Remember to always be mindful of the temperature of the surface. Surfaces that are too hot could cause blistering while surfaces that are too cold may give your dog frostbite.

  • To begin with, try lead training your dog in quieter areas where there are fewer dogs and people to distract them.
  • If you want to teach your dog about traffic, try a quiet cul-de-sac where it’s not too busy or dangerous.
  • Some of the ideal places to train your puppy are safe dog walking fields. These are enclosed spaces for your dog to roam free and give you plenty of room for lead training.
  • Search online for dog walking fields local to you – some are free access while others are private and have time slots that can be booked for a fee.

 

A picture of a Pug and a French Bulldog being walked on leads

Is there anything that can go wrong with lead training a puppy?

Being impatient, tough, or shouting at your puppy when training can cause them to shut down or shy away from walks in the future.

  • Try to be as patient as possible with them.
  • Always be in teaching mode – treat any mistakes as an opportunity to teach your puppy how to behave correctly.
  • If something gets too much for them, remove them from the situation.
  • This could be taking your dog home when they become too stressed or taking them away from other dogs and going elsewhere for the rest of the walk.

 

A picture of a mixed breed dog being lead walked in a field with the owner blurred in the background

Common errors and things to avoid when lead training your puppy

> Harnesses and collars not fitting correctly

If a harness and collar don’t fit your dog properly, this could restrict movement and possibly their breathing. This can then create phobias and even discomfort or pain from chafing.

 

> Not being present on dog walks

Teaching them how to behave correctly and being present on dog walks can be life-saving. We’re talking:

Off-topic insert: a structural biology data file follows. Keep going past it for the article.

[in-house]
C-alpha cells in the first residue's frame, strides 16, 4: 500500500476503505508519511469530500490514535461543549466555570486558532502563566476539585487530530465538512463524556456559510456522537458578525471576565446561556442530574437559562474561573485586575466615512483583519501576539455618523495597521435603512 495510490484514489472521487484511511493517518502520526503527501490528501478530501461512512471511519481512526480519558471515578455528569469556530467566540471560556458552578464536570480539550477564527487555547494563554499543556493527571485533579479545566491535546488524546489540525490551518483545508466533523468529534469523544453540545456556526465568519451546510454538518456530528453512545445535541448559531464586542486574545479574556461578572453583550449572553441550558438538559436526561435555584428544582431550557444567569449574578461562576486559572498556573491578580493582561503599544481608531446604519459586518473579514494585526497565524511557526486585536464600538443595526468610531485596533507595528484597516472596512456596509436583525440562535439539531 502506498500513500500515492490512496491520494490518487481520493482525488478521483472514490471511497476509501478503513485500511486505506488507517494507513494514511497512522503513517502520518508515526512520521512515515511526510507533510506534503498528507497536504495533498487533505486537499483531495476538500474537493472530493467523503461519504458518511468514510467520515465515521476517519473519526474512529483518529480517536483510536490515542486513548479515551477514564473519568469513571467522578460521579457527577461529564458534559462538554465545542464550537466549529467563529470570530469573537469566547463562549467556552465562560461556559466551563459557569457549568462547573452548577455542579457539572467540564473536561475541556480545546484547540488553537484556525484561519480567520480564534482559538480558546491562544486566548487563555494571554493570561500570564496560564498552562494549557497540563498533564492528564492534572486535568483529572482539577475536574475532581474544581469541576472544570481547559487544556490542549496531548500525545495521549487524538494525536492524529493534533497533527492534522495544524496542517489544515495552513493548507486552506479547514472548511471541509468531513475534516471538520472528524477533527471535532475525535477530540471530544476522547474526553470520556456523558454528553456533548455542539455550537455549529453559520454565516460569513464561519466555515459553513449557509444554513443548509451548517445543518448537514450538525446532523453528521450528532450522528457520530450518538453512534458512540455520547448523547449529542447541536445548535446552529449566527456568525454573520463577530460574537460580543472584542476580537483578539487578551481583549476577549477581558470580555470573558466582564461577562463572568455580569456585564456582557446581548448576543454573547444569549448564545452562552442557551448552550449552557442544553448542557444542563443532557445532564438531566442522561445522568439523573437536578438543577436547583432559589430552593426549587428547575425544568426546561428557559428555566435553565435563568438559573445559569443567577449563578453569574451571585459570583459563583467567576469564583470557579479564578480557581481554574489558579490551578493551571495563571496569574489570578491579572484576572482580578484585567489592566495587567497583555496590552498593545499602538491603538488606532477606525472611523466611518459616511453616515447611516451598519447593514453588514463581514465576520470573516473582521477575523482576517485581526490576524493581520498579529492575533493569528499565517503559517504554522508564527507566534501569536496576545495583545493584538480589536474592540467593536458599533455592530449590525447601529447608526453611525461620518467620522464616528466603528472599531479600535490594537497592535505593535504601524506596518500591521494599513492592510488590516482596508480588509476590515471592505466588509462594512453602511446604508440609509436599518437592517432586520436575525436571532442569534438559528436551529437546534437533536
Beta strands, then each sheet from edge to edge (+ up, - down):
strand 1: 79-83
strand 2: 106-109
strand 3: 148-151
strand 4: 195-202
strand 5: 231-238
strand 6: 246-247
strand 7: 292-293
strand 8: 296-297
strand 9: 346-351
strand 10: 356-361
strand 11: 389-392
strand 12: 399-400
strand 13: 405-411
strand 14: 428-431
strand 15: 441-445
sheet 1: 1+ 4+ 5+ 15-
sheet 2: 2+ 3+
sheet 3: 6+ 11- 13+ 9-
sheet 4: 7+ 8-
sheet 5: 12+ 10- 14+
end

• Making sure you’re aware of what they put in their mouths.
  • Thinking ahead of time about their surroundings, such as whether they’ll be around children or sharp objects.

Being present on walks helps build a relationship with your puppy.

 

> Excessive walk lengths

Don’t walk your puppy for longer than they want to when lead training. If your walk is only as long as the end of your street, then that’s where the walk ends. This is how you can show your puppy you prioritise their physical, emotional, and mental wellbeing above anything else.

 

> Choke chains, half check collars, slip leads, flexi leads

Be wary of using choke chains/collars, half check collars, slip leads, or flexi leads when walking your dog. These can teach them to pull away when walking and can also be uncomfortable to wear. Try to stay away from any products that are anti-pull as these are designed to constrict your dog.

 

> Forgetting their dog ID tag

As you begin lead training your puppy, keep in mind that they need to wear an ID tag. This should state your name and address and can be attached to their collar or harness. It’s a legal requirement for your dog to wear an ID tag at all times outside of the home.